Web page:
Remembering men and women of the Treaty.
‘Most of the 70 Irish people who set out to win the peace 100 years ago (2022) — including key administrators such as Kathleen McKenna — have been forgotten. But now their descendants are setting out to tell their extraordinary stories.’
Read more in the Irish Examiner about this extraordinary book and the stories of The Men and Women of the Anglo-Irish Treaty Delegations 1921 and how important this book is to the recording of an almost lost history of the ‘men and women who formed the Irish delegation sent by Dáil Éireann to negotiate peace in London in 1921, and, in the spirit of ethical remembrance, to do so in an inclusive, apolitical, and person-centred way.’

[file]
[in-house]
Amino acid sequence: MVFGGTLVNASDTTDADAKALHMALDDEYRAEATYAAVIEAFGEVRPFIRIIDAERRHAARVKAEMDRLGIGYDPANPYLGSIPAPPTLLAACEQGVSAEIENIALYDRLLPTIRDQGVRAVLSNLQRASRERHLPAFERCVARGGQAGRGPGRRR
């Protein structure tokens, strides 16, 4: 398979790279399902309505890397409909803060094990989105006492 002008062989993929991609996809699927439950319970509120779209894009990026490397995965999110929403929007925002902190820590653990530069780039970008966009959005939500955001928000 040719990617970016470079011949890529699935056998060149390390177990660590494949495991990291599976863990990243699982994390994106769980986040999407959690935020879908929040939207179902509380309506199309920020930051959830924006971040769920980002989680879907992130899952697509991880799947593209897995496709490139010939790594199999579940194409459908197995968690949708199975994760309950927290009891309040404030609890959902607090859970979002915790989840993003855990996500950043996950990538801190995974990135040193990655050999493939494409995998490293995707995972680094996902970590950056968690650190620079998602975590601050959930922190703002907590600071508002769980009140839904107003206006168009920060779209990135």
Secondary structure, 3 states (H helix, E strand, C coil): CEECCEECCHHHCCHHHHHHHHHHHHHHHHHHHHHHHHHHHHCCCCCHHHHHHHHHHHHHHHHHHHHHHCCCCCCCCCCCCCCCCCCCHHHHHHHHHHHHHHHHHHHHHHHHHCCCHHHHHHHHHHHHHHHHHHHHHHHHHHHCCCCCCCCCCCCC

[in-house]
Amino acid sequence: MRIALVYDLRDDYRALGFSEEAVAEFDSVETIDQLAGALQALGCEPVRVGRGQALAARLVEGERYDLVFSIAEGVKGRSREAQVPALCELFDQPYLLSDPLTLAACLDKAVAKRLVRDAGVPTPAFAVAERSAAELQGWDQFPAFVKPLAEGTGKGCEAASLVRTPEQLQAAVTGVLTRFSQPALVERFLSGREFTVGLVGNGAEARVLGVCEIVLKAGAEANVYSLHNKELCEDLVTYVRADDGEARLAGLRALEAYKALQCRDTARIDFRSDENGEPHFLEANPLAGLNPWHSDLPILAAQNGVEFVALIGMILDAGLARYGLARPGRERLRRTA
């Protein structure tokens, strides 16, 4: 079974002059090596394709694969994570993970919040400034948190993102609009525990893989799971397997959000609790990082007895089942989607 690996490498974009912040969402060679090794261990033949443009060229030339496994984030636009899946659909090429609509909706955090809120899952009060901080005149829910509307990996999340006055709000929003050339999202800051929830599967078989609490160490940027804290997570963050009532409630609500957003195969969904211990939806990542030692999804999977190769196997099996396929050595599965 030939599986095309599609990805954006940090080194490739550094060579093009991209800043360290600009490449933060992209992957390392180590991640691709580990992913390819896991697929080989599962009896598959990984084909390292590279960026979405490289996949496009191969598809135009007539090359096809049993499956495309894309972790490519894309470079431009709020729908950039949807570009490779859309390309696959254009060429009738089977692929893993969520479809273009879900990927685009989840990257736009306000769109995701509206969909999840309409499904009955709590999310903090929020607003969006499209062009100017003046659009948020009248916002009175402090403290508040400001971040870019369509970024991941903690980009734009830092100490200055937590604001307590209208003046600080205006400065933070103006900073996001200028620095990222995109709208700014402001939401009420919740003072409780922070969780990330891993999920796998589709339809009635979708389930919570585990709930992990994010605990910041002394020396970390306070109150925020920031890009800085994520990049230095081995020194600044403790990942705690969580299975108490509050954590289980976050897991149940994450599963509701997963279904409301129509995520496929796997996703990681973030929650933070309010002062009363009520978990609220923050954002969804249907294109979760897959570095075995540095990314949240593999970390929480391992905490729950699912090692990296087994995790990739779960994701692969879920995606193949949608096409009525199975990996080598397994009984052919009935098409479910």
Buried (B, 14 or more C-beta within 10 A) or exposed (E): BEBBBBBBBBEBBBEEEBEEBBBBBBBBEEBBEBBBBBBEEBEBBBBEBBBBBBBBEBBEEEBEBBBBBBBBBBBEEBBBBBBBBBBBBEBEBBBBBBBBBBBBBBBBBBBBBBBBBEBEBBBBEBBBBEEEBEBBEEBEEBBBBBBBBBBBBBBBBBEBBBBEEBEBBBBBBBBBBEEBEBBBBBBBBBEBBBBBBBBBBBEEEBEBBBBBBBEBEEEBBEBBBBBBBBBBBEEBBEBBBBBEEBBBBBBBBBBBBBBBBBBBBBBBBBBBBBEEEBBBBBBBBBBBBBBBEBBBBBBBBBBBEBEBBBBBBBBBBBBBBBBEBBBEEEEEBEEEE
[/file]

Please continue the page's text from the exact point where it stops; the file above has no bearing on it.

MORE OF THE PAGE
‘There were five plenipotentiaries, four secretaries, 28 advisers, secretarial assistants, and staff, 13 security and/or bodyguards, seven dispatchers, two chaperones, and 12 key members of the household staffs working between 22 Hans Place and 15 Cadogan Gardens.
‘Apart from plenipotentiaries — Arthur Griffith, Michael Collins, Robert Barton, Eamon Duggan, and George Gavan Duffy — and delegation secretary, Erskine Childers, most of these remarkable men and women are virtually unknown to the Irish public.
‘Their stories have never been told, although a small number have had biographies or memoirs published. We are particularly indebted to Kathleen McKenna, secretary to the delegation, whose memoir, A Dáil Girl’s Revolutionary Recollections, provides insightful observations, especially during the challenging two-month period of the Treaty negotiations.’
“Siobhán is a highly experienced publishing professional offering the full suite of services for authors and publishers alike. It was a pleasure to work with her on a recent project and I wouldn’t hesitate to recommend her, and look forward to working with her again.” Conor Graham, Publisher, Irish Academic Press